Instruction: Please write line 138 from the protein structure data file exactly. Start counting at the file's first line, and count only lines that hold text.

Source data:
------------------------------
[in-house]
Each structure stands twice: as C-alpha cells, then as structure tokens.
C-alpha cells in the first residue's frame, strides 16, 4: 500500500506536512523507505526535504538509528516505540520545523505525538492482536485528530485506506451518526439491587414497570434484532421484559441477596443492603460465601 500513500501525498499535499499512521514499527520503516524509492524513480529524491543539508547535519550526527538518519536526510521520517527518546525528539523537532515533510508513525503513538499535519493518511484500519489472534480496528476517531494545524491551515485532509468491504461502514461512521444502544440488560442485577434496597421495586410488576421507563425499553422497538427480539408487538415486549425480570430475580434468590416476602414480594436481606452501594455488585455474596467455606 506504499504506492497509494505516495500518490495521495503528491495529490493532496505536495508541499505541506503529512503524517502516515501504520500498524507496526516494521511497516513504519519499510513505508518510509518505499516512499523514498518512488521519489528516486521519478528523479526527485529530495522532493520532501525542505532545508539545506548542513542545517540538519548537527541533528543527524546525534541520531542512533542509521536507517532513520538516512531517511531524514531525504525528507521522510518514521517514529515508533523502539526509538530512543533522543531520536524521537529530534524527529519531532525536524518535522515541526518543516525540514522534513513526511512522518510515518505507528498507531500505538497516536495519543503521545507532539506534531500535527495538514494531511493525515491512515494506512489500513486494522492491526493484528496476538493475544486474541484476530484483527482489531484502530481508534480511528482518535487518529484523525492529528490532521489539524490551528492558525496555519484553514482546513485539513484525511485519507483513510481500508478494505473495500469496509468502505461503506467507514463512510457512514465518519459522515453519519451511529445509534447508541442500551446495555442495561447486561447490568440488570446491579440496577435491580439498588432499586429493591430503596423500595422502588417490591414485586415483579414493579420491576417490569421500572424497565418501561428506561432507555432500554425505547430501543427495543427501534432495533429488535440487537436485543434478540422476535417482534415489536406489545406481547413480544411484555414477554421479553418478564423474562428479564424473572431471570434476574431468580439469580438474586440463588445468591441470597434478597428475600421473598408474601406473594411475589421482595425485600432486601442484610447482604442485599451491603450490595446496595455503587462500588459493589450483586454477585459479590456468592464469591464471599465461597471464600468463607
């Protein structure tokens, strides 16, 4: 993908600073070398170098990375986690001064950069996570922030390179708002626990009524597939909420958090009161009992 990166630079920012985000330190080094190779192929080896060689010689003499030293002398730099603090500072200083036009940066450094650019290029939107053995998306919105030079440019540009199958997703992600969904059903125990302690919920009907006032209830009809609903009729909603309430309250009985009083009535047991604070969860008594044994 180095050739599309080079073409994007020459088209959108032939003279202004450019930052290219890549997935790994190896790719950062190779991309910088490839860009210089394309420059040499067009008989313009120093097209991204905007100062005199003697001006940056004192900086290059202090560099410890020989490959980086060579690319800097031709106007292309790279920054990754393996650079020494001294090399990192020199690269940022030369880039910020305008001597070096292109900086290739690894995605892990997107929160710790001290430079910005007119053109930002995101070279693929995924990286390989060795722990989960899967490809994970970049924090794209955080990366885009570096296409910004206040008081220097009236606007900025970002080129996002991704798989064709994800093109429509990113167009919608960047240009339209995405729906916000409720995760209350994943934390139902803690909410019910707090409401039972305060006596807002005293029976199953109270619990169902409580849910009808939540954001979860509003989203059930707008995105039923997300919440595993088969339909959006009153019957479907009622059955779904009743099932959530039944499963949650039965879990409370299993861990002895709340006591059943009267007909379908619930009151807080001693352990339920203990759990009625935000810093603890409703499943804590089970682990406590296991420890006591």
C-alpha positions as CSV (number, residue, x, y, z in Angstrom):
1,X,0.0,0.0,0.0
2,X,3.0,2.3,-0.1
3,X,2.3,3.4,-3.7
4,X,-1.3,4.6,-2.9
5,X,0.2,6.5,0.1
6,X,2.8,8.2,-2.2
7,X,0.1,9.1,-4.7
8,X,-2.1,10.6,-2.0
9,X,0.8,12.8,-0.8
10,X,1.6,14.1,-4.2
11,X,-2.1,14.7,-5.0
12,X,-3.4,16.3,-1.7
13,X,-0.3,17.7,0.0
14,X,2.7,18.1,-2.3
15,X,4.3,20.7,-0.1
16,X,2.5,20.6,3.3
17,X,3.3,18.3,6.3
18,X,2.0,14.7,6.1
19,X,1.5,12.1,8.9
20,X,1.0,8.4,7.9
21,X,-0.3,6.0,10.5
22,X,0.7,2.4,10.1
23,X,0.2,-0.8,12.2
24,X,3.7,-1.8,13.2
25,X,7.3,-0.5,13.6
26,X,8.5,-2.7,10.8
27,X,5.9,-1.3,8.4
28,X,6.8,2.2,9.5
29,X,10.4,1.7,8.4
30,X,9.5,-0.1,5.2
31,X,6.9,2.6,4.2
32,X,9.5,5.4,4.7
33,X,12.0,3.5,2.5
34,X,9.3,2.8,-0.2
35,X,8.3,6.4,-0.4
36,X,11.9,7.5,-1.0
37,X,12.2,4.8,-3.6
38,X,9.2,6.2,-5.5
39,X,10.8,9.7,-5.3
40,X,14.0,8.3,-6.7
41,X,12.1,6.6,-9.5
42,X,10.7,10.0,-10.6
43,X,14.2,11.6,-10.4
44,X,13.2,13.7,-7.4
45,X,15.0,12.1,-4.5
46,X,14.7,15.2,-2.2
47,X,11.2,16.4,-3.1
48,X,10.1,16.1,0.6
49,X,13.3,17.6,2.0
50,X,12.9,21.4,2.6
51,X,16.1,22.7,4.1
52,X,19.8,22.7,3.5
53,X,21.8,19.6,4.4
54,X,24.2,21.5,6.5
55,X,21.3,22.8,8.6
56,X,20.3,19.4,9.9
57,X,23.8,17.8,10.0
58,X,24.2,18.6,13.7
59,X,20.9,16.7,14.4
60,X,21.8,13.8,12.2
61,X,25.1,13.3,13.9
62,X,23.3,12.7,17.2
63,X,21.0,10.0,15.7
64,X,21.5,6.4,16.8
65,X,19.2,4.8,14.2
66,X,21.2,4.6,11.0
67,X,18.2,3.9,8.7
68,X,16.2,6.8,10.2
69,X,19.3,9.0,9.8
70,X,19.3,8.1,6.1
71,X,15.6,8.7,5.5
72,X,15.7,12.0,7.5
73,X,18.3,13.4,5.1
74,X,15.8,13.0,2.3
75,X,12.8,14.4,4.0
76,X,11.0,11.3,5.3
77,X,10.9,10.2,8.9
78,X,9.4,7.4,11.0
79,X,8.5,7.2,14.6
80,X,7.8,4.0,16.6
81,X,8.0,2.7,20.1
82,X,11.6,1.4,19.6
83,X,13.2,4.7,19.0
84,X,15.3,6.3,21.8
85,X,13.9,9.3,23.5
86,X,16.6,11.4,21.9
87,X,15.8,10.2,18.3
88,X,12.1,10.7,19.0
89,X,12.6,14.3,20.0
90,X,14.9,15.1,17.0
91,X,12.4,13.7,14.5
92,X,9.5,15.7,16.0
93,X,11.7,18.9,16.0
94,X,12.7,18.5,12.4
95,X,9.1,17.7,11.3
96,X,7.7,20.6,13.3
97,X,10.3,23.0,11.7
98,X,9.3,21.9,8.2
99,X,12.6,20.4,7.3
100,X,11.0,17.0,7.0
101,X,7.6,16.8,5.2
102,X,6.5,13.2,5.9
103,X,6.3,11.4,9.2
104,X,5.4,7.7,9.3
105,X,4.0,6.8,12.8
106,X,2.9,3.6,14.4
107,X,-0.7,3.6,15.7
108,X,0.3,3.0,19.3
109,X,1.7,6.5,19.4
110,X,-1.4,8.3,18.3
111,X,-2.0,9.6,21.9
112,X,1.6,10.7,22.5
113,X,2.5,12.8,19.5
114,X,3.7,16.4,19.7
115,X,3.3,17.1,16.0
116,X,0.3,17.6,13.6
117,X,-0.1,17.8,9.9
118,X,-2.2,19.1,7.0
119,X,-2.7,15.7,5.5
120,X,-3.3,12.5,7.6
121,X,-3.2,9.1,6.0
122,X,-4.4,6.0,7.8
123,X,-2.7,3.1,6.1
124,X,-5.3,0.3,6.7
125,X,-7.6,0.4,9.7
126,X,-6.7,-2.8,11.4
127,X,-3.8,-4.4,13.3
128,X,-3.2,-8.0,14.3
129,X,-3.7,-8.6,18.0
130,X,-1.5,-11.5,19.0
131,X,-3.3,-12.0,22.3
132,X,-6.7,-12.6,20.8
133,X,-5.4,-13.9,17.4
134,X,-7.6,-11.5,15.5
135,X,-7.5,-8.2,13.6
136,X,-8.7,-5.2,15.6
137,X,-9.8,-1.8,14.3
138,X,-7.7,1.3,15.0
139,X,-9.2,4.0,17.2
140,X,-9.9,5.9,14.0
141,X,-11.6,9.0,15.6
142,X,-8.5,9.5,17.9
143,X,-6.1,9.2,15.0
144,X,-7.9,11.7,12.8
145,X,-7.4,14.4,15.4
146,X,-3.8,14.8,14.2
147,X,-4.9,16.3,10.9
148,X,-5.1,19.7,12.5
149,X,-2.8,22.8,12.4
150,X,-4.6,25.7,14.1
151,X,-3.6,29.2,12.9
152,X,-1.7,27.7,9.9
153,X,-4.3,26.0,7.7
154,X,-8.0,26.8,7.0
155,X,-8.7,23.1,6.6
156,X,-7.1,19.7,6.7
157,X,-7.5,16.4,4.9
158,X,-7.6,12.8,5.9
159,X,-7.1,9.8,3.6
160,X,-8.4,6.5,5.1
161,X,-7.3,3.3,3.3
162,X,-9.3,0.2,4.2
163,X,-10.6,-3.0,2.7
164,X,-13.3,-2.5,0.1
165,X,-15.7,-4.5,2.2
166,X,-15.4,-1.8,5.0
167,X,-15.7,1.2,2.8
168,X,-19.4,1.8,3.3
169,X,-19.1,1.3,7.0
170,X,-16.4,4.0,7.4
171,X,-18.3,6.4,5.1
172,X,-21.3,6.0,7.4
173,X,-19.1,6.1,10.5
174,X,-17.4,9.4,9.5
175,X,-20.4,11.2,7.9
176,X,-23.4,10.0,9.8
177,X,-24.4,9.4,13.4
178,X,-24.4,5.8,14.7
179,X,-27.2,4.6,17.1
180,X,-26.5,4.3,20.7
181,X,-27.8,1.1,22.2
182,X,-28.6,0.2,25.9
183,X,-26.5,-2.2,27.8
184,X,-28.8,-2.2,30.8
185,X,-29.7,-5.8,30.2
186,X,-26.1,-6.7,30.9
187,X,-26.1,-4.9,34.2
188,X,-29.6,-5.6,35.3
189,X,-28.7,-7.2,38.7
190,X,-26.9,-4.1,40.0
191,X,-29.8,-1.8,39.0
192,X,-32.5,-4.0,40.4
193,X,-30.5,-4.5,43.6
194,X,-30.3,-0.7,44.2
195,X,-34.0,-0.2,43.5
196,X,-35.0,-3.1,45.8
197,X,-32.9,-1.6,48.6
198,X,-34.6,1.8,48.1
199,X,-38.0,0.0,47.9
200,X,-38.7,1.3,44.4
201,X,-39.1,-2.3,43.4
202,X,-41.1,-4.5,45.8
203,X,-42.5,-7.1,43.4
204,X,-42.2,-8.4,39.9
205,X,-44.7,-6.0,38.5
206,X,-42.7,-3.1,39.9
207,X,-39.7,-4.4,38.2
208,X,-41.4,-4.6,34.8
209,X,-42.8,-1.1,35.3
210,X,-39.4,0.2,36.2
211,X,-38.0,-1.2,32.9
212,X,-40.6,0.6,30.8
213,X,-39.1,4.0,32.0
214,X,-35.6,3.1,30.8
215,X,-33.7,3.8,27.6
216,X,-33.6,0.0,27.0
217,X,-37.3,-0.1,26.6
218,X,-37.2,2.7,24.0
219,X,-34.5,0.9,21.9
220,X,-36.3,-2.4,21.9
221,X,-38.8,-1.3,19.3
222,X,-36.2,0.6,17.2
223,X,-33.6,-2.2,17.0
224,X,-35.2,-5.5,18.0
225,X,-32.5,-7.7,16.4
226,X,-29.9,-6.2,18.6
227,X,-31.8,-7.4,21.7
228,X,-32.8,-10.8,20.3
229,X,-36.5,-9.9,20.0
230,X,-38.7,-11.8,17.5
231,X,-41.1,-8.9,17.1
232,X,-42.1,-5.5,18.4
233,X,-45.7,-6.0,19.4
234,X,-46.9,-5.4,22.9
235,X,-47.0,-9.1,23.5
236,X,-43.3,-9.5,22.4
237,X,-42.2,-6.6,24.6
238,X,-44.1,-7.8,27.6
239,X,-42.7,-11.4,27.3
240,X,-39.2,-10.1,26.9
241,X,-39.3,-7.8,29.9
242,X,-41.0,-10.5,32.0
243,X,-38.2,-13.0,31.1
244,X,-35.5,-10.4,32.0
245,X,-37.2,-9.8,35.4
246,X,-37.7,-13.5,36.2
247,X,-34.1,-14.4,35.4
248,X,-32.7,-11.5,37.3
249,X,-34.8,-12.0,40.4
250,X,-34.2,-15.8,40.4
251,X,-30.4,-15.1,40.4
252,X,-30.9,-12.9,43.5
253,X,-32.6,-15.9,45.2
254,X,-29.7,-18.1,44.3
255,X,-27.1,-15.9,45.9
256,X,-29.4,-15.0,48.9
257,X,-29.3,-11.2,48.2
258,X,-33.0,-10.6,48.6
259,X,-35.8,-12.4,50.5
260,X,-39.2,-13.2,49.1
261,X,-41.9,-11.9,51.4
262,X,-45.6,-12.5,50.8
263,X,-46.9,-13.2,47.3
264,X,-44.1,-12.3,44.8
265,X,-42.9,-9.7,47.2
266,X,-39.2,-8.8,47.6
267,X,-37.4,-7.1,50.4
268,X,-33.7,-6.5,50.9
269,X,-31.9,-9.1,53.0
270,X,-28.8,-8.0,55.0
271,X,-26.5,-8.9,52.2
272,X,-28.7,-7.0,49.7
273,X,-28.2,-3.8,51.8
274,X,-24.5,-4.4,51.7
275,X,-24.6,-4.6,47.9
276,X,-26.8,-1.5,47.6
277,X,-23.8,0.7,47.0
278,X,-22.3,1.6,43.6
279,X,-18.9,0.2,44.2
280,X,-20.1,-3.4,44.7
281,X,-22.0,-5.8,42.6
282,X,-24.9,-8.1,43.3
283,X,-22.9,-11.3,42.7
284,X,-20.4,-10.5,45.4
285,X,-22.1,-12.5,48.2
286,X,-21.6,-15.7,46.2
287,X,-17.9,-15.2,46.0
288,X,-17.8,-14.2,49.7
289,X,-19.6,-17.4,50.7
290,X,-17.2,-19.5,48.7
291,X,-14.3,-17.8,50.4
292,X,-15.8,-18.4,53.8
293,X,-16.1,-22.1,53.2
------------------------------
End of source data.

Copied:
133,X,-5.4,-13.9,17.4